More promotion

Because I self-publish my books on Kindle, and I have no connections or contacts with anyone else who could promote my work, I have to do that myself. One of the ways is to hand out postcards and other material with details of my latest work. It’s fairly straight forward, but even so, despite all my checking, double checking the wretched grammar gremlin and his friends the punctuation piskie, the lay-out leprechaun, the spelling sprite and the error-elf all rush in behind my back and change things!

I am working on a postcard and flyer for my latest novel The Double Act and have written out a different blurb:

Genet and Lance McCauley run a small hotel in Easthope, a quiet, old-fashioned seaside town.  Nothing ever seems to happen and although sometimes Genet feels trapped and bored, she loves Lance and in most ways is content. Their friends call them the great double act; Genet without Lance? Lance without Genet? Impossible!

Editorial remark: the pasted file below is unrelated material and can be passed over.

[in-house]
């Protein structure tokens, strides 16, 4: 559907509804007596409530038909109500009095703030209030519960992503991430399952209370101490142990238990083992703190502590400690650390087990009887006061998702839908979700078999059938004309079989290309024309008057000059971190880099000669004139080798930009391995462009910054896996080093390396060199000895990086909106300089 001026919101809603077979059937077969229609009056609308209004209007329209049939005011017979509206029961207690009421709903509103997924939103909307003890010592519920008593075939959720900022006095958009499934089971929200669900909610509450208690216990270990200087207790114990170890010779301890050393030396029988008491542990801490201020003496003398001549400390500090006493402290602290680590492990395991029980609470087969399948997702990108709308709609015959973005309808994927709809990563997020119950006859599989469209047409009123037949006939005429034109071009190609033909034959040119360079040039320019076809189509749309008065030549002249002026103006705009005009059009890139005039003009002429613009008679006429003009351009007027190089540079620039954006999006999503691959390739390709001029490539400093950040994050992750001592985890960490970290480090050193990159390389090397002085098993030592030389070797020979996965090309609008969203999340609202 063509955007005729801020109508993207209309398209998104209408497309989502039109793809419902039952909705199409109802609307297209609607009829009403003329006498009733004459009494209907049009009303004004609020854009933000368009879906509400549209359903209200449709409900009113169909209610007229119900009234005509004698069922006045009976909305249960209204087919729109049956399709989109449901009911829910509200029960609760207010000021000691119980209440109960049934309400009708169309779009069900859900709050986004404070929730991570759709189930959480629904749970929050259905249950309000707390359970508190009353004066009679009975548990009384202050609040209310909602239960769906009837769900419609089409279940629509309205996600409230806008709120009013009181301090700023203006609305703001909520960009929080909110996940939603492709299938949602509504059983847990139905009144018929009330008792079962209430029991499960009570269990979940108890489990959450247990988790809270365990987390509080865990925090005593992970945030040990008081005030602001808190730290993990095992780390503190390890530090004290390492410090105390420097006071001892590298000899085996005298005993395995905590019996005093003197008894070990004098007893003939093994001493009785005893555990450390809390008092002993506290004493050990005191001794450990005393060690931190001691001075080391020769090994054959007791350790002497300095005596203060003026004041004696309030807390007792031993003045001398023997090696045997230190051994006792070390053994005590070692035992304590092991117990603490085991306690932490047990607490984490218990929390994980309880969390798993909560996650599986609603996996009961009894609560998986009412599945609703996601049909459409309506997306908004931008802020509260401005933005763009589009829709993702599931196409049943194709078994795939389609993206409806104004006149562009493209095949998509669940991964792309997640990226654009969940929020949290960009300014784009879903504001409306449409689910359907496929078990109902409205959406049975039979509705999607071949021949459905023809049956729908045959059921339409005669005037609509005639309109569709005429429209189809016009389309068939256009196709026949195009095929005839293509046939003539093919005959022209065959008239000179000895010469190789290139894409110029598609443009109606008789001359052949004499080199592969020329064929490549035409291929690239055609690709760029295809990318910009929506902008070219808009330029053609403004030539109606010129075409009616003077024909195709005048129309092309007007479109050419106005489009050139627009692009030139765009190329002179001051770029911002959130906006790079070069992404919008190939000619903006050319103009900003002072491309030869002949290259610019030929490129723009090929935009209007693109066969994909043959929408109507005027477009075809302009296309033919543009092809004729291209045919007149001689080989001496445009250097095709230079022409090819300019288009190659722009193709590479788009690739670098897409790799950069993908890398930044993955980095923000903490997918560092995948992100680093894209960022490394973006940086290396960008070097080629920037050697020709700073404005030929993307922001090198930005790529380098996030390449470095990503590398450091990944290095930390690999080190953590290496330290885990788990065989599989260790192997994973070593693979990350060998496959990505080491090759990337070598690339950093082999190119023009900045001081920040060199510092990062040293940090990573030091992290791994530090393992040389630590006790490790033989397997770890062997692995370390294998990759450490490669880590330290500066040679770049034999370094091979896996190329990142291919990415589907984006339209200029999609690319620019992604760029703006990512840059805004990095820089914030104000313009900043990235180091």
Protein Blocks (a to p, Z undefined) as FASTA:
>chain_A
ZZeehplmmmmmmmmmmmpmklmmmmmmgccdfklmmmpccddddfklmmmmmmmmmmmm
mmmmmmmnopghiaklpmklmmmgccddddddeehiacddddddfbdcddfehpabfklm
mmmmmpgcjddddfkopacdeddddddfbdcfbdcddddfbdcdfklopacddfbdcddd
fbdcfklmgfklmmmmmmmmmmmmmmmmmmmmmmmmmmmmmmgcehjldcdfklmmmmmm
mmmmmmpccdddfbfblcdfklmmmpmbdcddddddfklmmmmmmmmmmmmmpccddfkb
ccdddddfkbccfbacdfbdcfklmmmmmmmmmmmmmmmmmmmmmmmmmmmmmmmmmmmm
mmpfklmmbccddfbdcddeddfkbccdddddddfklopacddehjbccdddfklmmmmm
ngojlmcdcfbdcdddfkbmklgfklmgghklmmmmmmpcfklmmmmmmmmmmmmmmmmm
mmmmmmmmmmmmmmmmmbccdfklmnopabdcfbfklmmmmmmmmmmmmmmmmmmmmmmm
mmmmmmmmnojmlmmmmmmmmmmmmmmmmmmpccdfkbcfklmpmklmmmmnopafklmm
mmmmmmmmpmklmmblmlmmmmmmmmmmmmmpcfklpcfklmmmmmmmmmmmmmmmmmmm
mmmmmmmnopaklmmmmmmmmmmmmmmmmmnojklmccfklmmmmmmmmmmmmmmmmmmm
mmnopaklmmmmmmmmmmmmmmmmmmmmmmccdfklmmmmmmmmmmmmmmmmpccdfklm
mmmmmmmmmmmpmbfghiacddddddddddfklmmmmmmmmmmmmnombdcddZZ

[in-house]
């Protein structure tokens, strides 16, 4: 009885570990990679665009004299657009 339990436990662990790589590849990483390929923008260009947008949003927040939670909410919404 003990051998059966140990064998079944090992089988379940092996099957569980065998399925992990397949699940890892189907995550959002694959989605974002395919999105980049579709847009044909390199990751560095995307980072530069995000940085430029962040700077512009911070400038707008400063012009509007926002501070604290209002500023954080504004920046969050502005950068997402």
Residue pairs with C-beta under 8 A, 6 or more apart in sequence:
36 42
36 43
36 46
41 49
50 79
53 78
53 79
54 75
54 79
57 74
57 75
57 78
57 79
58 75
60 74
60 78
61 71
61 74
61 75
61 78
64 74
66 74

The McCauleys have new tenants in a property they own, the enigmatic Dr Herrick and his disabled wife Pamela. As the Herricks settle into the McCauleys’ bungalow, there is an unusual spate of vandalism and graffiti in the town. At first the small, petty events seem to centre on Genet and her friends; however, before long they escalate to violence, arson and attempted murder.

Don’t think ‘The Double Act’ is a romance, this may be a love story… but the other side of love is dark love.

I have my fingers crossed that this time my publicity will be free from mistakes! … I’ll just check it again!

Here is a link to my book on Amazon:

http://www.amazon.co.uk/Double-Act-think-romance-story-ebook/dp/B01349UBHA/ref=sr_1_1?ie=UTF8&qid=1439312566&sr=8-1&keywords=lois+elsden

4 Comments

  1. colonialist

    That looks very intriguing!
    Of course, you have presented a challenge to any editor, who would bet on there being at least one thing still overlooked. Hmmm…
    The only thing I can find is that, according to copybook rules, perhaps the last sentence should be split by a full stop or semicolon as having two independent clauses.

    Liked by 1 person

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